HAMPDEN TOWNSHIP — When the Hampden Township Veterans Recognition Committee formed a nonprofit approximately five years ago, it did so with one intention — to honor area veterans. Guidelines for how to proceed weren’t actually crystal clear until serendipity stepped in and Giant Food donated a 17-acre parcel of land located near Wertzville and Valley Roads.
Commissioners approved the use of the land for the Captain Leon Lock Veterans Memorial and work began this summer. Funding for phase one of the project is now complete. Construction will wrap up this year and includes installation of a roadway from the Giant Food store parking lot to the creek, a stream crossing, a small parking lot and a paved path to the memorial. Phase two is set to begin after the first of the year.
The group chose the name of the memorial to honor Hampden Township resident and charter member of the committee Leon Lock, who passed away in 2014. “Leon served in the Army in the Battle of the Bulge in World War II and later in the Navy. We chose Leon because he is representative of all service members who leave their civilian jobs, go do their duty and later become successful businessmen and philanthropists,” said Gary Coburn, Chairman of the Veterans Recognition Committee.
Phase 2 of the project will include memorial construction and a berm to buffer noise against I-81 traffic at a cost of approximately $514,000. Robert Weed, Fundraising Chair and treasurer, said that the project has been warmly received by the community. “We segregated our supporters into several different categories: large corporations, civic organizations, veterans groups, foundations and the general public,” said Weed, adding that the group has started a modest checking account.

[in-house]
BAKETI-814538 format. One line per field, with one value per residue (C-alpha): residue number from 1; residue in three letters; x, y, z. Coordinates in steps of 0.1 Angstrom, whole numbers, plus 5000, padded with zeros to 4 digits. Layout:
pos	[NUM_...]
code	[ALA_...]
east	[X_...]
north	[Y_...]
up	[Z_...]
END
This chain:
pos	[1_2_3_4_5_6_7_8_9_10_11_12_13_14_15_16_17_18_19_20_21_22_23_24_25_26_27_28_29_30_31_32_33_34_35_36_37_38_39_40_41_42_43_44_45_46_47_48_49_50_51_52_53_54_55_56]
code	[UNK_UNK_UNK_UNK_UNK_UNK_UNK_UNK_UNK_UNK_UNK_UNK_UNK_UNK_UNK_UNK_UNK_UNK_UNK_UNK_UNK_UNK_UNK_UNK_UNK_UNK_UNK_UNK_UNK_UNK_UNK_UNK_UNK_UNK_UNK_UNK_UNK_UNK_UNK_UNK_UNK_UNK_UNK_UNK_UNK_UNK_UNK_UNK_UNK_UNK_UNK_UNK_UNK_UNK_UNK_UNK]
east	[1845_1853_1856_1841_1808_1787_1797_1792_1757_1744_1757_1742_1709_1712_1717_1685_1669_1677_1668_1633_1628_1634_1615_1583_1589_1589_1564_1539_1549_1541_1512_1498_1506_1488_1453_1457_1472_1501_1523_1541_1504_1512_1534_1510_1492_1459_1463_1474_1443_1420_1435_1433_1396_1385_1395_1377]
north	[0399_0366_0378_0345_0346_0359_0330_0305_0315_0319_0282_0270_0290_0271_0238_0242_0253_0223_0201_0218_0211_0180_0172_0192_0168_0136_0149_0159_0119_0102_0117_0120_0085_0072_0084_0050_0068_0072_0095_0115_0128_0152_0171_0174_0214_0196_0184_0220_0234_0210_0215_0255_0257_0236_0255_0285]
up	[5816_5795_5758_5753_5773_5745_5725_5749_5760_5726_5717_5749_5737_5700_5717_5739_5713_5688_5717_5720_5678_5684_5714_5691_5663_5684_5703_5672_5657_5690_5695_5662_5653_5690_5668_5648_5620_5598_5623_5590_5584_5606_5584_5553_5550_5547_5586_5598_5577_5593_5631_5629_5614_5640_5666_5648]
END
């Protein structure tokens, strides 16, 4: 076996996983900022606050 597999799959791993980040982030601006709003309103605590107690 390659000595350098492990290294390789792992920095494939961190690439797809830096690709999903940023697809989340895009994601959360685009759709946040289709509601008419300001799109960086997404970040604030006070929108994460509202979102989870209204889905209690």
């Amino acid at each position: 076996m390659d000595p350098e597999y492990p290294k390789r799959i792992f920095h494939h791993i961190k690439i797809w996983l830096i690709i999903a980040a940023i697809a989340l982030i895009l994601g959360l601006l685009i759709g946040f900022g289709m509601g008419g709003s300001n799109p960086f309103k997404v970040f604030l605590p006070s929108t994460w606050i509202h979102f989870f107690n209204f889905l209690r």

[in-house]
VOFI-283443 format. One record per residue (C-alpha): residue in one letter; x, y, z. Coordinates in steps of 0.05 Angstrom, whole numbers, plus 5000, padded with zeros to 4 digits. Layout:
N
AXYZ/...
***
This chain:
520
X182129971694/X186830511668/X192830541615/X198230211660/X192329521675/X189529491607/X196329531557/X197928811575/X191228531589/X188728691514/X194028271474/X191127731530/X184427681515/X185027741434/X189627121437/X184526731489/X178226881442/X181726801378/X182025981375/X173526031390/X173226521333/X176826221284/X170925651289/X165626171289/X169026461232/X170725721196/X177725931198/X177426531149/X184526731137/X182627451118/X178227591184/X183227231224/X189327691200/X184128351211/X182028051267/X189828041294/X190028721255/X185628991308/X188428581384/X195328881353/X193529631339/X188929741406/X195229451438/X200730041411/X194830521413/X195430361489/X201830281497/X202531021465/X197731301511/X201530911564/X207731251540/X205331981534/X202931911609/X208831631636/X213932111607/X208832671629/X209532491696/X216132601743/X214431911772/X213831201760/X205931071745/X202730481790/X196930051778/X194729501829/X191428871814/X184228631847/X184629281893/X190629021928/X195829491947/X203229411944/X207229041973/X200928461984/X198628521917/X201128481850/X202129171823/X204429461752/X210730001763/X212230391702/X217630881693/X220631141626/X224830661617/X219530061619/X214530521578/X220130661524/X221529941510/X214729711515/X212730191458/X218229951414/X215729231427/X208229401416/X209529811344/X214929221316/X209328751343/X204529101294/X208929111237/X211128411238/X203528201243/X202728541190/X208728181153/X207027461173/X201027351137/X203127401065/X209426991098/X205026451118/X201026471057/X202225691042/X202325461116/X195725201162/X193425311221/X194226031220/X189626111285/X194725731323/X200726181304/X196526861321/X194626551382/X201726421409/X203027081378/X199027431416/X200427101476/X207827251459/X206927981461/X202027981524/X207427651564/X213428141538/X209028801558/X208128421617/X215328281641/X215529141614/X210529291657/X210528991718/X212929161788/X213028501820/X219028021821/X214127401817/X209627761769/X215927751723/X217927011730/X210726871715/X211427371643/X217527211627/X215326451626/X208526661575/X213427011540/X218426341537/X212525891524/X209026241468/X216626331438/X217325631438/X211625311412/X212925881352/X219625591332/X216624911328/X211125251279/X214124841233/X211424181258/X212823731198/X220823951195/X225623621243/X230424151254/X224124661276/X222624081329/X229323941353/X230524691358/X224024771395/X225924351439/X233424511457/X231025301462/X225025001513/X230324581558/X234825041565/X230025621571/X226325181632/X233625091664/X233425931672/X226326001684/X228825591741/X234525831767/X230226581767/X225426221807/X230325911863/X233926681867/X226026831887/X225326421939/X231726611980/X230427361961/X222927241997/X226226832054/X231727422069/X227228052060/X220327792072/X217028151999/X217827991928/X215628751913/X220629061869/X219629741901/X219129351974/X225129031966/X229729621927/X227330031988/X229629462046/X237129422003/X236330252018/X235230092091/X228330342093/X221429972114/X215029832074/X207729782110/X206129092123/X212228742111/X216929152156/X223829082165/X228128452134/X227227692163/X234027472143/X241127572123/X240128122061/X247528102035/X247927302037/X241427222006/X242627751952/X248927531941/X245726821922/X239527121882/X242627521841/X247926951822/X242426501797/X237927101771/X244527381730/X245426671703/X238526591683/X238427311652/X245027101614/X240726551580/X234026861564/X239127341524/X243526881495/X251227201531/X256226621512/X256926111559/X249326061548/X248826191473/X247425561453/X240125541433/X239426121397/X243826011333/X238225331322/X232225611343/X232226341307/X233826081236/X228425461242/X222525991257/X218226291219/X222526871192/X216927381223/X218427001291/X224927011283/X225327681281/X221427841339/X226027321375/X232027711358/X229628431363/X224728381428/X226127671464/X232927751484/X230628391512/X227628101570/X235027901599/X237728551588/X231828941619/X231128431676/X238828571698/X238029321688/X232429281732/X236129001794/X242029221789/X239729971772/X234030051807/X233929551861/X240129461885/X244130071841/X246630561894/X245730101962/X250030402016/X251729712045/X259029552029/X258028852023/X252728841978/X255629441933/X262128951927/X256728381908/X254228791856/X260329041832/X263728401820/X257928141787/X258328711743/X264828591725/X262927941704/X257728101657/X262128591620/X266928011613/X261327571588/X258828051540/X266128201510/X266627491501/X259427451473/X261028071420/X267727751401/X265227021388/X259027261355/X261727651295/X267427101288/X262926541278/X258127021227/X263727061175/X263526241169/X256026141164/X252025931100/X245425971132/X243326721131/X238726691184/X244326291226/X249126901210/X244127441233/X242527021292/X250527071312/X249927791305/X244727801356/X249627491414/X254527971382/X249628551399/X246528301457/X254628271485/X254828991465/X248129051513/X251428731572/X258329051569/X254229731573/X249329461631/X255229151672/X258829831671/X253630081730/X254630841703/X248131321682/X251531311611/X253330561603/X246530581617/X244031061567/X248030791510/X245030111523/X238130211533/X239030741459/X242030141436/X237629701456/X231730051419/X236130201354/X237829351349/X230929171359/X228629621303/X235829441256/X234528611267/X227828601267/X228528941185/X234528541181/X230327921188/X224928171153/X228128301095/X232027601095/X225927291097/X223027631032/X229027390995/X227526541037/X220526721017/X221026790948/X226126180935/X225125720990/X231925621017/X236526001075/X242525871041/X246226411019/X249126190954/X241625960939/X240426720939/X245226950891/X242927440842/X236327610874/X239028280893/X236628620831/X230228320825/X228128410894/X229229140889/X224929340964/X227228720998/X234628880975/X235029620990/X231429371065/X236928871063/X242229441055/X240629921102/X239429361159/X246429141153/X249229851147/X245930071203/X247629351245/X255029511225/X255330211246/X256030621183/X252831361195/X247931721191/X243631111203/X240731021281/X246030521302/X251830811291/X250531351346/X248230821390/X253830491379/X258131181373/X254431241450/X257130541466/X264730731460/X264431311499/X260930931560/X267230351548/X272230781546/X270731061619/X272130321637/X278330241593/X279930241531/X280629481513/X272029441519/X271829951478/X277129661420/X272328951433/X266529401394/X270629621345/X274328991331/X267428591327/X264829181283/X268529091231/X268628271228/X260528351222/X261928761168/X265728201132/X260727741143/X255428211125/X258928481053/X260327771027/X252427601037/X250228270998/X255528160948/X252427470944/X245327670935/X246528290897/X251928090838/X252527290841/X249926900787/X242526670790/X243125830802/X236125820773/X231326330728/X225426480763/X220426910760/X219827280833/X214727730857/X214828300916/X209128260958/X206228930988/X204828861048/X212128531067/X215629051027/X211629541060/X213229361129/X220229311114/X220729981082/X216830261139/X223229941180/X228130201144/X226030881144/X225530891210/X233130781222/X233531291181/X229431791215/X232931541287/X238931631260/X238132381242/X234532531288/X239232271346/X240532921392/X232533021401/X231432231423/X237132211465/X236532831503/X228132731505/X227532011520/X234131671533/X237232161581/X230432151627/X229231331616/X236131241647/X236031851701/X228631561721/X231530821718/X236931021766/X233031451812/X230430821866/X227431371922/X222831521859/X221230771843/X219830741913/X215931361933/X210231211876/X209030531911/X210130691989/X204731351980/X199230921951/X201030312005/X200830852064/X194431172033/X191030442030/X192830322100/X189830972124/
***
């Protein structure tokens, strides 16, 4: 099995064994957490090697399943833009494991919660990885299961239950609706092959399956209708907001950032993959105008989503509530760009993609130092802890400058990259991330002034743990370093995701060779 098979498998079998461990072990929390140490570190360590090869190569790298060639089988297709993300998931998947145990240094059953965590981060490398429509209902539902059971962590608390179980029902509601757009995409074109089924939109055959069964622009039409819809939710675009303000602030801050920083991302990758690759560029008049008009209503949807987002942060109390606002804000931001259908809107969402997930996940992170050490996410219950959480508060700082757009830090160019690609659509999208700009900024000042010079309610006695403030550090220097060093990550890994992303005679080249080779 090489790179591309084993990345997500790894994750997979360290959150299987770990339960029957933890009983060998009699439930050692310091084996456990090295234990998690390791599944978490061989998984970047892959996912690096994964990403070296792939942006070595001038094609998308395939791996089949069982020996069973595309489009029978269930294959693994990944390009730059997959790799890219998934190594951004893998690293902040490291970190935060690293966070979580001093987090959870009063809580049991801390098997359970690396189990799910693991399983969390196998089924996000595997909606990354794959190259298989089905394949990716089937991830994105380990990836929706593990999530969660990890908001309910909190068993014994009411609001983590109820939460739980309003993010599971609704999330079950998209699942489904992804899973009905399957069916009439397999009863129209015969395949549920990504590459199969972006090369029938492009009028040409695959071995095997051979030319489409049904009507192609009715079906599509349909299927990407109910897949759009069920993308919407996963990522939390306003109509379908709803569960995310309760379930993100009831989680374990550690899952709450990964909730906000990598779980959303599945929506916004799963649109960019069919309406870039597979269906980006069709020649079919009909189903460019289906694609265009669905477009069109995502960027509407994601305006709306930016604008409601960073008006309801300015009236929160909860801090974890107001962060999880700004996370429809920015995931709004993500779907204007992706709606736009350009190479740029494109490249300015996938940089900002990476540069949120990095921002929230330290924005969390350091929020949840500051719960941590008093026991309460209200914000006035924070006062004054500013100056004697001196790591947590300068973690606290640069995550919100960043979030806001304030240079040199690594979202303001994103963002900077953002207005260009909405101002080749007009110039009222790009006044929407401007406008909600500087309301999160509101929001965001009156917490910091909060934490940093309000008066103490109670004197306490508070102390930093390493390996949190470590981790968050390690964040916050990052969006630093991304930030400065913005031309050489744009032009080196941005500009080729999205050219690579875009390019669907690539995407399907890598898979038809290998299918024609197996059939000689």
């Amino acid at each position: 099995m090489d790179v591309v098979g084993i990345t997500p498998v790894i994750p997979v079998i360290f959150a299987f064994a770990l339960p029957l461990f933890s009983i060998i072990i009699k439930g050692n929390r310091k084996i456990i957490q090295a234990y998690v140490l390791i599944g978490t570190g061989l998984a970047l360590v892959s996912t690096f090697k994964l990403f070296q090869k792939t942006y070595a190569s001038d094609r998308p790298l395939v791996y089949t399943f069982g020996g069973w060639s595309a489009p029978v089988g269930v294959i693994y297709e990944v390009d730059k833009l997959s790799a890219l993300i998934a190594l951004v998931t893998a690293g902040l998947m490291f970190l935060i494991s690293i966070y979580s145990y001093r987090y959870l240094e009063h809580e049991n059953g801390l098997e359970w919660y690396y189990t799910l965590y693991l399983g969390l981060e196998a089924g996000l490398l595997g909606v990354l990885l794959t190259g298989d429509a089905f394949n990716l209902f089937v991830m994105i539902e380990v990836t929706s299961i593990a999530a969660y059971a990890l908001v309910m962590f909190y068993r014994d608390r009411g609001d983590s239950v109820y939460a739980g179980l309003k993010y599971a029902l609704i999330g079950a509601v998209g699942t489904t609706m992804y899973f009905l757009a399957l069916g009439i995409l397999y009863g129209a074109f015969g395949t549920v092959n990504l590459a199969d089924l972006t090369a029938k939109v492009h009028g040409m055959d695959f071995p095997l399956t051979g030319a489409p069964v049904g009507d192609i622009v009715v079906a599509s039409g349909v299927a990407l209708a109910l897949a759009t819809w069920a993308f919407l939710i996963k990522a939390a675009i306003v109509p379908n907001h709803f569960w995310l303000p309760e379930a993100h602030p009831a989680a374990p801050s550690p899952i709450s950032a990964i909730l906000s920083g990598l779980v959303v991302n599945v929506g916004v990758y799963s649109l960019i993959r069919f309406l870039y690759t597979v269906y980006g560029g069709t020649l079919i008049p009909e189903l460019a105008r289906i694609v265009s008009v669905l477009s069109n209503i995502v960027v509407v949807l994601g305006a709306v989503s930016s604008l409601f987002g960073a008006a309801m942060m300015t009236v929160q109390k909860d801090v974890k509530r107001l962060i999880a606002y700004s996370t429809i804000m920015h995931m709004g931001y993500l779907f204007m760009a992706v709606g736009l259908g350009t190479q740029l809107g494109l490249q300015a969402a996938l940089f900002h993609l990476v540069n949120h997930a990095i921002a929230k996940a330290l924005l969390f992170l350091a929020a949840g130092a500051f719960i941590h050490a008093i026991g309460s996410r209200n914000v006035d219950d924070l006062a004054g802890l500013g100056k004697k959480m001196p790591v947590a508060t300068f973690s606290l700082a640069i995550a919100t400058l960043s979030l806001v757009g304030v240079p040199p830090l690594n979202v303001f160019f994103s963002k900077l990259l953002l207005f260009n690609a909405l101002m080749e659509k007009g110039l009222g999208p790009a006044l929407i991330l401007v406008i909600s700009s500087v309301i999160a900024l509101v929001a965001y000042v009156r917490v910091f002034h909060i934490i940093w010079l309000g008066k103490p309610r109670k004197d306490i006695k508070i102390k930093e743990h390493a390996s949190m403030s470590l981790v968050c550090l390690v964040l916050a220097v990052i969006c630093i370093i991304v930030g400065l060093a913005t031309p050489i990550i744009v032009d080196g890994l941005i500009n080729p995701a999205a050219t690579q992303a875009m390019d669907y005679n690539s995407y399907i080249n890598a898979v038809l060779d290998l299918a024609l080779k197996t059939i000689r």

The multi-use park will feature an amphitheater concept centered around the five flags of the military branches, with seating for approximately 200 people. Walking trails will encircle the memorial with stops along the way, which Coburn describes as “interpretive nodes,” for visitors to learn more about various conflicts. The committee will be enlisting the help of the social studies students at Cumberland Valley to compile the data. “They will identify the correct number of conflicts and document the years and data from war to war. The park will serve as a gathering point for Veterans and Memorial Day observances and as a place to remind residents of the sacrifices made,” said Coburn.
As fundraising efforts for phase two continue, 10,200 pavers will be available for purchase at $100 for a small brick and $150 for a large brick. The committee will be reaching out to members of the community via Facebook and direct mail, according to Weed.
Phase 3, which is currently open-ended, will include installation of bathrooms, pavilions and lighting.
Coburn said he hopes that the memorial will be a fitting tribute to all who have served. “Hampden Township’s military tradition is a strong one. We started this committee to honor our township’s veterans and now we want to create a memorial that’s worthy of the sacrifices they made for our country.”
For updates, or to learn more about donating to the project, visit www.hampdenpaveterans.org.